Does Caffeine Give You A Sweet Tooth?

Have you ever wondered why coffee and donuts (or cake or pie…) go well together? Sure you might theorize that a sweet baked treat might greatly complement coffee’s bitter acidity and earthy aroma, but a new study suggests that it is a different mechanism entirely.

According to the new study, published in the journal Food Science, caffeine has not only the power to give your brain—and heart—a little jolt in the morning, but also the power to change the way you sense taste. Basically, caffeine can hinder your sense for sweetness. Scientists explain that caffeine is a strong adenosine antagonist. Adenosine, of cousre, promotes relaxation and sleepiness, which is why caffeine makes you feel so awake. When you suppress these receptors, it might perk you up, but it will also reduce your taste for sweetness.

Cornell University assistant professor Robin Dando puts it this way: “When you drink caffeinated coffee, it will change how you perceive taste – for however long that effect lasts. So if you eat food directly after drinking a caffeinated coffee or other caffeinated drinks, you will likely perceive food differently.”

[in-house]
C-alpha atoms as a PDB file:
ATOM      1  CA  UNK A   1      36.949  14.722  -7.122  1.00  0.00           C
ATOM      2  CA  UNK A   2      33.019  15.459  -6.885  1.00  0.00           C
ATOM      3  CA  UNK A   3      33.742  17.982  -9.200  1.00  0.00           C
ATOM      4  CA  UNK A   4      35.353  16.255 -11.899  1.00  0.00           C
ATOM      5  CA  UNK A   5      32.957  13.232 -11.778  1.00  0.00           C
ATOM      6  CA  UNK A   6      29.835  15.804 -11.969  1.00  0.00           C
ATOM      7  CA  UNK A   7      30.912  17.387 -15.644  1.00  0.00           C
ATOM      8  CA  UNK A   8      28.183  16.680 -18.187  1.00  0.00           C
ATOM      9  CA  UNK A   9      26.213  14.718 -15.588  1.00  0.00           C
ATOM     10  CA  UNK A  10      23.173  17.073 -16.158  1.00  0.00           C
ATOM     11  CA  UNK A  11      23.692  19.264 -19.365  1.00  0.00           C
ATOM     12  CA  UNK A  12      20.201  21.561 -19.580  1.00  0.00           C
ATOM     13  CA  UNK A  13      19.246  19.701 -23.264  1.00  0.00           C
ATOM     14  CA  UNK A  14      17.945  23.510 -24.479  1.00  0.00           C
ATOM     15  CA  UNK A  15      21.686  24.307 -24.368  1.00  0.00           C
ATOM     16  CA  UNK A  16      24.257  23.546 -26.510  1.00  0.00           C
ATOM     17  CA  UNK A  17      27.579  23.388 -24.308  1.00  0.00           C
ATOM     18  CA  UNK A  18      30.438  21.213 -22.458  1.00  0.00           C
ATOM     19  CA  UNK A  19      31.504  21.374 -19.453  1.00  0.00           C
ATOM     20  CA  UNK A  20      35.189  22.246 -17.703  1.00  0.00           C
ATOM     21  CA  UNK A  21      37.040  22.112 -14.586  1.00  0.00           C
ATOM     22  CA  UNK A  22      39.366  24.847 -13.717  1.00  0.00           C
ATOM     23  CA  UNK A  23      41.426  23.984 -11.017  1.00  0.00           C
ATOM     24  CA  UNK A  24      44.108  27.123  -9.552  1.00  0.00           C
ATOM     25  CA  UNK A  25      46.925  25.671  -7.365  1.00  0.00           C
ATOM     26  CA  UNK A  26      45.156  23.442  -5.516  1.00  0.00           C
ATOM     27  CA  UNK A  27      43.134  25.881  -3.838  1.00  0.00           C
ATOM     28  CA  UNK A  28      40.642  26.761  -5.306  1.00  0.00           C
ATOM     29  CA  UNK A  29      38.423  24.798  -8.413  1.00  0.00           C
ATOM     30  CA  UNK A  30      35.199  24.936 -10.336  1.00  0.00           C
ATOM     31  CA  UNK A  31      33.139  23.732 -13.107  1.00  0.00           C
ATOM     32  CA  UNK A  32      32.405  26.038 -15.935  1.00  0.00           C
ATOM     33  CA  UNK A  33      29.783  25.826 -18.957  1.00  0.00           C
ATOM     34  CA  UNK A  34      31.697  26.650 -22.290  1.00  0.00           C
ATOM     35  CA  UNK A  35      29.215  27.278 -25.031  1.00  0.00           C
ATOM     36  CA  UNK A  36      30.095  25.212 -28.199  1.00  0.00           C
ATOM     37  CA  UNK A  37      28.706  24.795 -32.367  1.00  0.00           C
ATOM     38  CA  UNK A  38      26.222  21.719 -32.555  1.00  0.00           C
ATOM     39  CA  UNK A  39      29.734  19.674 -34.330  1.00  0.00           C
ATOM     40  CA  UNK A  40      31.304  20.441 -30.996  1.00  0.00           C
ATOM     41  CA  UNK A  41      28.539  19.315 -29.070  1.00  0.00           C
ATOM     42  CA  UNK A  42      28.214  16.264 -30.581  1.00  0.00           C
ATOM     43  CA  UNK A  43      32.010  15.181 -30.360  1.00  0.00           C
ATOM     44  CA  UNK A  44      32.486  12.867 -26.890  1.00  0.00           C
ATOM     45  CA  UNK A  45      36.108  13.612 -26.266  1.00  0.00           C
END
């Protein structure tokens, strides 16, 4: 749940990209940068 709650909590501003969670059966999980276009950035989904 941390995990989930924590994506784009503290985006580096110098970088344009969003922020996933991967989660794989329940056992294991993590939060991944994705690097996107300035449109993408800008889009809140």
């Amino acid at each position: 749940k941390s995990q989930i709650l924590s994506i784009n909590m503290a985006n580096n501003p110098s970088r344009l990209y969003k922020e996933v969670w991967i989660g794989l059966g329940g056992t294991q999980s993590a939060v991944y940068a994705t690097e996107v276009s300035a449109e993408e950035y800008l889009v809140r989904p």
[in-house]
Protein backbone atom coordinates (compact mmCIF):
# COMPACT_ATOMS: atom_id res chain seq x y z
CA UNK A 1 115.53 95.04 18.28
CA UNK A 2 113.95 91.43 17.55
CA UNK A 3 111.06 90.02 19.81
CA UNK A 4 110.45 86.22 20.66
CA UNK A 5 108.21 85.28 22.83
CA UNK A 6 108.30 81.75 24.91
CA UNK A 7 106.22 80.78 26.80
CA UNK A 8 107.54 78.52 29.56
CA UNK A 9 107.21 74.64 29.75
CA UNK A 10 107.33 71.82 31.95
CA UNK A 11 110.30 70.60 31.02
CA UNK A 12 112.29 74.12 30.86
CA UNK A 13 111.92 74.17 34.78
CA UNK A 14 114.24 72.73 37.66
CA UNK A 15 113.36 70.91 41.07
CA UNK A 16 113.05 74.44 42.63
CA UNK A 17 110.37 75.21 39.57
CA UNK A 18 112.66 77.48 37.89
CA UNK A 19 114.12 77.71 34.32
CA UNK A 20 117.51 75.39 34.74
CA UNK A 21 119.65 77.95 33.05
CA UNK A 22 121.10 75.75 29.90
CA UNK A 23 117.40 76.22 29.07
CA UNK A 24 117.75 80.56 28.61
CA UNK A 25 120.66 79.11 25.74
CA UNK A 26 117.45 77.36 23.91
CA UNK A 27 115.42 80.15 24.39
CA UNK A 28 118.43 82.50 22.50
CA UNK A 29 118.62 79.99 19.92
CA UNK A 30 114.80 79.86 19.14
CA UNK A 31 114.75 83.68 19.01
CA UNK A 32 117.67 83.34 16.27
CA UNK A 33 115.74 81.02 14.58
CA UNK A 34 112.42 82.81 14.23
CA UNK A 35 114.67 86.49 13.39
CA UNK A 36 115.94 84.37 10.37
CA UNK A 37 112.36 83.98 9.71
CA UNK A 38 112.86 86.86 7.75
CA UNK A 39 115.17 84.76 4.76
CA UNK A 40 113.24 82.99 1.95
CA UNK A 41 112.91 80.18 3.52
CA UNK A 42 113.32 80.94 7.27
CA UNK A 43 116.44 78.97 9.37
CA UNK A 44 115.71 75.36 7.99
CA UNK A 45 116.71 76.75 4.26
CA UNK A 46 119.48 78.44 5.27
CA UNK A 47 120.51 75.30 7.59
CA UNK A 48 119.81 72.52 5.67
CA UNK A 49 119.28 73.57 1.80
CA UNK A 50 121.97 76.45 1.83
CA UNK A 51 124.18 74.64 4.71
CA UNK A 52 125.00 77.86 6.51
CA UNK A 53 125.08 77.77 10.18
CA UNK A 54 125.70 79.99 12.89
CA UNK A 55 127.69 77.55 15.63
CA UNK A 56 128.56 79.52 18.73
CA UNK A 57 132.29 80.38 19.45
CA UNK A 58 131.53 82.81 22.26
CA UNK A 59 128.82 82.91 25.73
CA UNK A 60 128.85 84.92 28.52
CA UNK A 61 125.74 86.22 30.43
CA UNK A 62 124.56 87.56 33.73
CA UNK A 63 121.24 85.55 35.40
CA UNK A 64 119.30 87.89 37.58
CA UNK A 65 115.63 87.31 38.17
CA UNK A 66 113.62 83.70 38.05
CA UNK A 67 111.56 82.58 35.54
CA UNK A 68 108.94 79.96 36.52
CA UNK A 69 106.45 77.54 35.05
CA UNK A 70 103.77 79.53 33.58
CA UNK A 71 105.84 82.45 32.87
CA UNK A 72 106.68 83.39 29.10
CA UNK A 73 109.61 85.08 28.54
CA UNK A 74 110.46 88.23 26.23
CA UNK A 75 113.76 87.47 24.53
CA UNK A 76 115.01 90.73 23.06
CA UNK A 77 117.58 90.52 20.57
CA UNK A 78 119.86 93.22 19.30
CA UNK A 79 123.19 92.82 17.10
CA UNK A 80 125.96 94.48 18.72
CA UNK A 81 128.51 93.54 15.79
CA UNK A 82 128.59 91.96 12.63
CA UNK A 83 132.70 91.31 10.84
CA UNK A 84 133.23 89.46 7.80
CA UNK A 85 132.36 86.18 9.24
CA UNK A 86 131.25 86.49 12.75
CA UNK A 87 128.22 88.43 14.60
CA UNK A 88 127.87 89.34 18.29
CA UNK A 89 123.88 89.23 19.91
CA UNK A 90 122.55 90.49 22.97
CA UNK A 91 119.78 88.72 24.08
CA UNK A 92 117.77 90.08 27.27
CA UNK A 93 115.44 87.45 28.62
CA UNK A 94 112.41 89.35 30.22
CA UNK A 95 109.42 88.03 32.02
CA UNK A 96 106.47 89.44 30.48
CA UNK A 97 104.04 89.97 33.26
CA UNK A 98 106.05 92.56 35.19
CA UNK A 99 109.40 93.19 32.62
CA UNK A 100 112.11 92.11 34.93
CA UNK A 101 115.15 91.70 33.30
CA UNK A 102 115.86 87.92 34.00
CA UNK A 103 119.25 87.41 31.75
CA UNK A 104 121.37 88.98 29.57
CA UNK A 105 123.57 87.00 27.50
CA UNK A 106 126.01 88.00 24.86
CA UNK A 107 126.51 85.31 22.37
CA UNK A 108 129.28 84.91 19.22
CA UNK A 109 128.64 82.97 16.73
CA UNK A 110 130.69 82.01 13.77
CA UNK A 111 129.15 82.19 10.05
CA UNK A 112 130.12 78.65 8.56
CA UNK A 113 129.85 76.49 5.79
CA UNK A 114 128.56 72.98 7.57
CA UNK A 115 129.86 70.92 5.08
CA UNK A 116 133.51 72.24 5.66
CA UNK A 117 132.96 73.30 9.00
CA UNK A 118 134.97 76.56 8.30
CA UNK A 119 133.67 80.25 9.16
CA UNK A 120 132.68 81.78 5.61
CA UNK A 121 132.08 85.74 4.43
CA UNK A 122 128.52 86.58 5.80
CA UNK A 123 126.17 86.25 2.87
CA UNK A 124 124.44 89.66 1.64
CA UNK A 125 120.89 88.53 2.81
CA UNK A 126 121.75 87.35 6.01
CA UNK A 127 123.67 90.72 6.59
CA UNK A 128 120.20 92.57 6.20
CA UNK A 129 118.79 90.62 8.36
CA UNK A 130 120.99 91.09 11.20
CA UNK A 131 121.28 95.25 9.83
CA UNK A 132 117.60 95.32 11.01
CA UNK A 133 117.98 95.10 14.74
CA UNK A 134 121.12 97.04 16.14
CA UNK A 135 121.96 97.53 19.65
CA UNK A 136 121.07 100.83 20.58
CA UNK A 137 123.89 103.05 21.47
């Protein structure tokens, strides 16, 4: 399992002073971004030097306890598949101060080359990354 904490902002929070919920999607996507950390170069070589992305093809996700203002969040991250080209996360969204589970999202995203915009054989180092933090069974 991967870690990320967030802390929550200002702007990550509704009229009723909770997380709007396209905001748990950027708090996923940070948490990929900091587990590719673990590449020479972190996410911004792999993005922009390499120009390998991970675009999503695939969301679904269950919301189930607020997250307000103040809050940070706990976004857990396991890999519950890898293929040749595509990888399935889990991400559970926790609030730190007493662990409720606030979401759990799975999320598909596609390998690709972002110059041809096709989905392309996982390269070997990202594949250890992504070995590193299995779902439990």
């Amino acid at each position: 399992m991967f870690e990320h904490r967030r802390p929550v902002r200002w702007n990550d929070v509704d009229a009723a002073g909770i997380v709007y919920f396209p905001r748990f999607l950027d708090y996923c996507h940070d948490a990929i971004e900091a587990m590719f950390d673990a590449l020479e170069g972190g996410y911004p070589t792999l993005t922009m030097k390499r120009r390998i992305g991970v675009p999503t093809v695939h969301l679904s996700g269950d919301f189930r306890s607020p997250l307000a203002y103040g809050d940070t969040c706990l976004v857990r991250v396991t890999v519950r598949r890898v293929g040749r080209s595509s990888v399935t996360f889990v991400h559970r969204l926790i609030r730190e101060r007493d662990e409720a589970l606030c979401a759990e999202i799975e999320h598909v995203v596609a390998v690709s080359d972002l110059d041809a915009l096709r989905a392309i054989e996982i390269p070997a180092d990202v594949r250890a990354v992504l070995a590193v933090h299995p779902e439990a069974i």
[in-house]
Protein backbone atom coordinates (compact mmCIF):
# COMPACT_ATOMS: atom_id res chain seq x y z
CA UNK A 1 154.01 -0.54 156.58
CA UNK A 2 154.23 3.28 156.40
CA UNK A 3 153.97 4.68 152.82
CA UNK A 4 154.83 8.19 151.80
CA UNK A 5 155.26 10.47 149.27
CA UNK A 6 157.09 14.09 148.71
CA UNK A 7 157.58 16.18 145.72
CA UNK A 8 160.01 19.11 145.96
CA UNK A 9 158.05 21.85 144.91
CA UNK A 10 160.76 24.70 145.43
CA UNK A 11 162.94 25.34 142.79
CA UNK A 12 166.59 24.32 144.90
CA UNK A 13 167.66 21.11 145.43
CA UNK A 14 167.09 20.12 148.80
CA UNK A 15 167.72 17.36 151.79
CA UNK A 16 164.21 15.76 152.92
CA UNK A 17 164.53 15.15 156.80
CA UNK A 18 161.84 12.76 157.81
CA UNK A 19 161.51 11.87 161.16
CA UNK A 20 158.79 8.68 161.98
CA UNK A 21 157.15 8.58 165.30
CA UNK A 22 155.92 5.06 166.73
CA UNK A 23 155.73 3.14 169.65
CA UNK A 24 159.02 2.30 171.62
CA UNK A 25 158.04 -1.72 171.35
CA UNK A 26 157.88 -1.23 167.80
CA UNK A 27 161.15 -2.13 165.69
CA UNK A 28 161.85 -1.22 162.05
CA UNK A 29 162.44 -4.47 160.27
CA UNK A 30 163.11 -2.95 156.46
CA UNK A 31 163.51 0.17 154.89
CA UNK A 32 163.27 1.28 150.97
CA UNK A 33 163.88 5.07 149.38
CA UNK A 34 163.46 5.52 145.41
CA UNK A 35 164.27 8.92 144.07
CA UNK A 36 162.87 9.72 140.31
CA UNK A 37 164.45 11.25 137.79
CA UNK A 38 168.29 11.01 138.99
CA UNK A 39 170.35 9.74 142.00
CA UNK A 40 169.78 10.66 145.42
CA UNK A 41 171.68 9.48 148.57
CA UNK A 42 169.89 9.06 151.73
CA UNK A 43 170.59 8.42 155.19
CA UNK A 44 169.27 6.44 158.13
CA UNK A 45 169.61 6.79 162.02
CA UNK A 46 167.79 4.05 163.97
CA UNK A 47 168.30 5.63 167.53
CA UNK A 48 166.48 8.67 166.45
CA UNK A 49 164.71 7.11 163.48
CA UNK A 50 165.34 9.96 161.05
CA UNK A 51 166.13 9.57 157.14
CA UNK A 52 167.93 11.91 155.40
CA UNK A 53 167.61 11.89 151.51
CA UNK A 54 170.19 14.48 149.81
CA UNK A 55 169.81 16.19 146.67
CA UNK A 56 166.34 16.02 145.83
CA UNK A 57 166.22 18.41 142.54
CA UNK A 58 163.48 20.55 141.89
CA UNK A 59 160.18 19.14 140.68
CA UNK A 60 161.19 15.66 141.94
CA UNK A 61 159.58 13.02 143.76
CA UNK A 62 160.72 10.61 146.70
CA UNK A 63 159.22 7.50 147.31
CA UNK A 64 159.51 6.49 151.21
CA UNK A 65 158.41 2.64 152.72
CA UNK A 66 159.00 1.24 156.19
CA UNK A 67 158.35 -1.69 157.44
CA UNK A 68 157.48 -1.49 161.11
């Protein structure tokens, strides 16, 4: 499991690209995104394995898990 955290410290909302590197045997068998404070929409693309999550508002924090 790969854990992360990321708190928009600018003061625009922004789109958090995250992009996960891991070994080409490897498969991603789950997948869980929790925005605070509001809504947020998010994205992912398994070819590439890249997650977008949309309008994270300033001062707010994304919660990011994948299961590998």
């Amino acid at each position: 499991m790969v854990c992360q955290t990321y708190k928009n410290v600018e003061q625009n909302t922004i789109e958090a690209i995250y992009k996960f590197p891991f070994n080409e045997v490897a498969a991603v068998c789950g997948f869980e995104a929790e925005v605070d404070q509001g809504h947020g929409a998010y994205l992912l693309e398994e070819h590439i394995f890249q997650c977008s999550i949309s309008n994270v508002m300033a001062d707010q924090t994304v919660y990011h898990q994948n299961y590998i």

In the study, one group of subjects was given decaffeinated coffee that had 200 milligram of caffeine added in a lab. This actually makes for a pretty strong cup of coffee that would be consistent with the type of coffee the average person might drink on an average morning. The second group in the study, of course, was just given regular, decaf coffee.

Both groups added sugar.

The study found that the group who drank the coffee with the added caffeine rated the coffee/sugar as less sweet than the group with plain decaf coffee. In a secondary part of the study, In a secondary part of the study, participants also shared how alert they felt and estimated how much caffeine they think was in their cup of coffee. The researches found the participants reported the same jump in this alertness regardless of the actual caffeine levels. Of course, Dando theorized, “We think there might be a placebo or a conditioning effect to the simple action of drinking coffee.”

Dando argues, “The act of drinking coffee – with the aroma and taste – is usually followed by alertness. So the panelists felt alert even if the caffeine was not there. What seems to be important is the action of drinking that coffee. Just the action of thinking that you have done the things that make you feel more awake, makes you feel more awake,” he said.

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